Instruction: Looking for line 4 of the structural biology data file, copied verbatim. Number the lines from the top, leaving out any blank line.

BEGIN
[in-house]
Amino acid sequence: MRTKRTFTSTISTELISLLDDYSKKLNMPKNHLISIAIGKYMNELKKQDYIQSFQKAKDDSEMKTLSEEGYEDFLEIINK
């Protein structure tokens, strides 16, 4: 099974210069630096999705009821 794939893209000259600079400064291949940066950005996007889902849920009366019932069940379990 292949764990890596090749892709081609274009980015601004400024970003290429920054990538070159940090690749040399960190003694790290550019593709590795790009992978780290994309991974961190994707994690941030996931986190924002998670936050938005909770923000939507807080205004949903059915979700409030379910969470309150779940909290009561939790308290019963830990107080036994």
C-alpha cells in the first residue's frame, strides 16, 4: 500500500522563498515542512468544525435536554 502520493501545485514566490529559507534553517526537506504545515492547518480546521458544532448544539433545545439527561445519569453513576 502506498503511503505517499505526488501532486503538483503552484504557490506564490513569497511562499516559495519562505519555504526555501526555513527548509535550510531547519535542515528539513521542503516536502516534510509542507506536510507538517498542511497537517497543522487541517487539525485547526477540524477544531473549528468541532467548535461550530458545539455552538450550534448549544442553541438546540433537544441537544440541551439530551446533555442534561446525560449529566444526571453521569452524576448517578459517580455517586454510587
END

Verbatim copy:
C-alpha cells in the first residue's frame, strides 16, 4: 500500500522563498515542512468544525435536554 502520493501545485514566490529559507534553517526537506504545515492547518480546521458544532448544539433545545439527561445519569453513576 502506498503511503505517499505526488501532486503538483503552484504557490506564490513569497511562499516559495519562505519555504526555501526555513527548509535550510531547519535542515528539513521542503516536502516534510509542507506536510507538517498542511497537517497543522487541517487539525485547526477540524477544531473549528468541532467548535461550530458545539455552538450550534448549544442553541438546540433537544441537544440541551439530551446533555442534561446525560449529566444526571453521569452524576448517578459517580455517586454510587